“Sam, could I have a word with you?” said the Bishop, and he took Sam aside and led him back to a room that apparently served as an office. Inside was a big, heavy desk and a bookshelf filled with a variety of books, many of which, as far as Sam could tell, were Church-related. There was also a framed diploma, though he couldn’t make out what it was for. “Have a seat, young man,” the Bishop said, and Sam sat down in the chair opposite the desk. “I couldn’t help but think about what you said earlier about putting in your two-weeks notice at your job. Now, I approve of your decision. I don’t think that any respectable person should be working at a place like that. And we don’t need to get into all the piddling details, but I think we both know what kind of a place you were talking about. The point is that I can see that you’re serious about turning your life around, and I just have a feeling about you. What I wanted to ask you was this. I don’t know what kind of new work you’ve got lined up for yourself, but I wanted to go ahead and offer to call my first counselor, Glen, who owns a contracting business here in town. He does framework and roofing and that sort of thing, and I know he has a lot of turnover. But for his regular, long-term guys, I know he offers real fair wages and benefits. So, if you’re committed and interested, I can go ahead and give him a call.”

Sam felt something like shock. “That would be pretty fantastic,” he said. “And I have a little bit of construction experience. I did some framing work back home a few years ago.”

“Even better,” said the Bishop, and he picked up the phone and dialed. As it rang, he pressed the button for the speaker phone.


“Hello there, Glen?”

“Yeah, sure. This is Glen.”

“It’s Bishop Gladden.”

“Oh, hey, Chuck. What’s going on?”

“Nothing much old buddy. I got you on speaker phone here.”

“All right.”

“I’m sitting here with Brother Younger. You know him, right? He’s that big guy that the missionaries have been giving the lessons to. That investigator I told you was coming over for dinner.”

“Oh, yeah. Sure, sure.”

“Well, Glen, I’m calling you because I think he’s interested in the spot that opened up on your crew. Isn’t that right, Brother Younger?”

“Yeah, definitely,” said Sam.

“And he’s got experience doing frame work,” said Bishop Gladden.

“Well, that’s just terrific,” said Glen. “How soon can you start?”

“How about Monday?”

“Great! I’ll see you then,” and with that, the Bishop picked up the phone and spun in his chair and said a few more words to his first counselor: “Okay. Yeah, good. Thanks a lot, Glen. Yeah, yeah. Thursdee night. Sure. Okay, you too, good bye.”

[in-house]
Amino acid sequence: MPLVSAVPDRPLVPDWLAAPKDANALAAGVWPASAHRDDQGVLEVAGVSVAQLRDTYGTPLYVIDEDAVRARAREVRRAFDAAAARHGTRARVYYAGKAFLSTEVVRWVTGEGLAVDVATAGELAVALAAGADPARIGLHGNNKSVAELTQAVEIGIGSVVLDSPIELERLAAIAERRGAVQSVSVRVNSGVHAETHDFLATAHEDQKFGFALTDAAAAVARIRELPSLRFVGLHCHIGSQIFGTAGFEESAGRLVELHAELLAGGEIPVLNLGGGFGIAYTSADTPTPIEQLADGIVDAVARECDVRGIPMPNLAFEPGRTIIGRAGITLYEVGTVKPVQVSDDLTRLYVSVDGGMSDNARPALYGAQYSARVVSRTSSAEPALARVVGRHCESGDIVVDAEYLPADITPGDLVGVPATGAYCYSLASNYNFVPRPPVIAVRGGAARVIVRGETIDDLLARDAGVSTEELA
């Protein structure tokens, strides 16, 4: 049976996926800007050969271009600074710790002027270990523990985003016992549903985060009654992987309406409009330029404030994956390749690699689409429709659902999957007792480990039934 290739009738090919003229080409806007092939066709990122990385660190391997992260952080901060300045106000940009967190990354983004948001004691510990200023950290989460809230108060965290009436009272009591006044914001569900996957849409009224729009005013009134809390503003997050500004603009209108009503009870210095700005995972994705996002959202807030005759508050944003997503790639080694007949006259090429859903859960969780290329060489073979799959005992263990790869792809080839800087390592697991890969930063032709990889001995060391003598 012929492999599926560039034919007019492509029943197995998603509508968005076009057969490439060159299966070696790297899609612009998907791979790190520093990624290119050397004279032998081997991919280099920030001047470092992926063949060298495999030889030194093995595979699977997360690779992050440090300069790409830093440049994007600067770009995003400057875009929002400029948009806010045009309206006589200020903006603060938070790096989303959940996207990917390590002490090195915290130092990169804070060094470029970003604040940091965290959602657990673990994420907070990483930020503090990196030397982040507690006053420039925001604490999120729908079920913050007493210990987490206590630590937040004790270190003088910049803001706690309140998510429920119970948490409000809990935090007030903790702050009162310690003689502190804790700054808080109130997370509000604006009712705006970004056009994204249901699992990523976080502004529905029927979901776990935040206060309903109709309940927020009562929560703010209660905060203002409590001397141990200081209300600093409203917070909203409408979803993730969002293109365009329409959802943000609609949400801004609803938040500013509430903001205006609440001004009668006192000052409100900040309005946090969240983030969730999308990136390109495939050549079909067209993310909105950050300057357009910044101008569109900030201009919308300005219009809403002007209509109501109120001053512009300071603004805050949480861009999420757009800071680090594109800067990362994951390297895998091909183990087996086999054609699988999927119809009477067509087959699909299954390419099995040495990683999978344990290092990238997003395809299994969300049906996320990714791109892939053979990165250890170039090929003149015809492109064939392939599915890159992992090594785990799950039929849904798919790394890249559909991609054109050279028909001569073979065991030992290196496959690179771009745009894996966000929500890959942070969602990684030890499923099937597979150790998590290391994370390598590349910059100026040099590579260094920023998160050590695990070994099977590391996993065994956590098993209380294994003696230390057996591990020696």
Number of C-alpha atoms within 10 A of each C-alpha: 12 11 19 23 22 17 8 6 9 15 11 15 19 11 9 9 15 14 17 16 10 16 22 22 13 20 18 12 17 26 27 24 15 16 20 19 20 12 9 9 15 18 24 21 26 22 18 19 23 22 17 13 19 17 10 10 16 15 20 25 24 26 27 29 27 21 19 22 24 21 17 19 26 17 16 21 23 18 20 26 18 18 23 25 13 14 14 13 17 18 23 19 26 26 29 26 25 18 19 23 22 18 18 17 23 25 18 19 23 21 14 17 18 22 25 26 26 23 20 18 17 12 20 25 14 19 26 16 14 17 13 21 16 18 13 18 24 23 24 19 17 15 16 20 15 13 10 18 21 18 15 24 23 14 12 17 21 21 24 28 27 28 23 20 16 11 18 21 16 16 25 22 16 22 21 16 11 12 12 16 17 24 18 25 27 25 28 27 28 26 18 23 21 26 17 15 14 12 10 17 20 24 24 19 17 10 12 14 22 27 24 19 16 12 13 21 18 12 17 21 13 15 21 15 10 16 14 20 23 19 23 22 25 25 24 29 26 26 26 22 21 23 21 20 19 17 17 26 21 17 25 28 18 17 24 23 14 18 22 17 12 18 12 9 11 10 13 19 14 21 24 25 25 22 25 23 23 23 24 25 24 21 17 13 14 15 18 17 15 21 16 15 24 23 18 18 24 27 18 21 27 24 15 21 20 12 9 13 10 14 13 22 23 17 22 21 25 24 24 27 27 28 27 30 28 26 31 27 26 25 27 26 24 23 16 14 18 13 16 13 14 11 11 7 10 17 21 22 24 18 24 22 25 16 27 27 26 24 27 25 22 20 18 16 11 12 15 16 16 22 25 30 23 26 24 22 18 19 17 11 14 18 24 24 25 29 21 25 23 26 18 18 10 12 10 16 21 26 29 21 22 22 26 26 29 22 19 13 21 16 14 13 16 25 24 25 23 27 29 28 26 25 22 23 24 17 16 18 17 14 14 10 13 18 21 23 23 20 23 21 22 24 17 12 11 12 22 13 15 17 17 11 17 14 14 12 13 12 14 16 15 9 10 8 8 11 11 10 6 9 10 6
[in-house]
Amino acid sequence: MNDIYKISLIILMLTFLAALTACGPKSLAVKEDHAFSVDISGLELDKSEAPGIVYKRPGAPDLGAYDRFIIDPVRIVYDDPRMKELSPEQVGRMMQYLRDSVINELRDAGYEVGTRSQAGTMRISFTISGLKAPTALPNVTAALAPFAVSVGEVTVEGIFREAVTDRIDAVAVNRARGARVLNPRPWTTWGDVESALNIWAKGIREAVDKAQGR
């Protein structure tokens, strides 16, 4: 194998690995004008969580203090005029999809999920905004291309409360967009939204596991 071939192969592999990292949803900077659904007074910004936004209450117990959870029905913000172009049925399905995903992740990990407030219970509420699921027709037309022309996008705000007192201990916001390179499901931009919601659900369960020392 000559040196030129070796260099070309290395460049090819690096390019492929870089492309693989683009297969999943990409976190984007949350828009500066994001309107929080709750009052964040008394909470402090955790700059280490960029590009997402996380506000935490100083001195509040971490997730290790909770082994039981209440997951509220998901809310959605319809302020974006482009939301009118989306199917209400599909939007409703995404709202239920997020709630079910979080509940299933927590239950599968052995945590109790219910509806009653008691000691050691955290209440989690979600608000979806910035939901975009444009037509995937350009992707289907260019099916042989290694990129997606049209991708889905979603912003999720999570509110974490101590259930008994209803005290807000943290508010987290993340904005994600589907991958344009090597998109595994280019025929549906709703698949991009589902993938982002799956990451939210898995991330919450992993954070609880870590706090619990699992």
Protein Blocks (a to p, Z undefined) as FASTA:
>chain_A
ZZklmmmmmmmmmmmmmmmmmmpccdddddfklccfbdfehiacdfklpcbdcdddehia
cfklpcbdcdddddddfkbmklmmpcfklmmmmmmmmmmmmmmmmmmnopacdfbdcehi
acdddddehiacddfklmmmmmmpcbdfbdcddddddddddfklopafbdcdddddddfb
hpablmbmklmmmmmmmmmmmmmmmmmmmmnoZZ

Sam sat there, practically reeling. A part of him wondered if the Bishop wanted something from him. Was this a way of pressuring him into getting baptized? And if it was, so what? Especially given the fact that he would apparently at the very least be getting a good job out of it?

“Well, if you want it, it looks like you got the job,” said the Bishop.

“I don’t know what to say.”

“How about ‘Thank you’?”

“Oh, yeah—thanks. Thank you very much. It’s just weird, you know, to have someone just up and offer you a job out of nowhere.”

“You don’t have to take it if you don’t want to!”

“No, no—I didn’t mean to imply that I didn’t want it. It’s just, you know—the generosity. I guess I’m not used to it, is all.”

“Well, Sam, that’s what we’re all about,” he said, and it wasn’t clear whether he was referring to himself and his “first counselor,” to his family, or to Mormons in general. But, as Sam was coming to realize, it wasn’t altogether clear where the three groups ended and began. It was as if they were all interlocking parts of something larger.

The Bishop took a pad of paper and a pen from his desk and wrote down the directions to Glen’s office. “Or,” he said, “you can just talk to him in church on Sunday,” he said with a wink. Sam just smiled.

They got up and went back into the living room, where everyone was deeply enmeshed in a boisterous game of Pictionary. Heather was trying unsuccessfully to get her sister Susie to guess the word, “Contagious.” After the timer ran out, Elder Cummings offered his sympathies: “Ooh, wow. That was a tough one.”

Sam and the Bishop stood off near the little alcove by the foyer. “Well, everyone,” said Bishop Gladden, I think Brother Younger is going to head off.

“It was really nice meeting all of you,” said Sam. The two missionaries got to their feet and shuffled over in their dress socks. Barbara Gladden came over, too.

“So,” said Elder Miller, “can we meet with you in a couple of days to give you the next discussion? Would that be all right?”

“Yeah, that sounds fine.” Then he shook everybody’s hands.

“It was so good to have you over,” said Barbara. “Hopefully you’ll come again.” She turned to the children in the living room: “Everyone tell Brother Younger goodbye!”


“I’ll see you again soon,” said Bishop Gladden, and he firmly shook Sam’s hand a final time.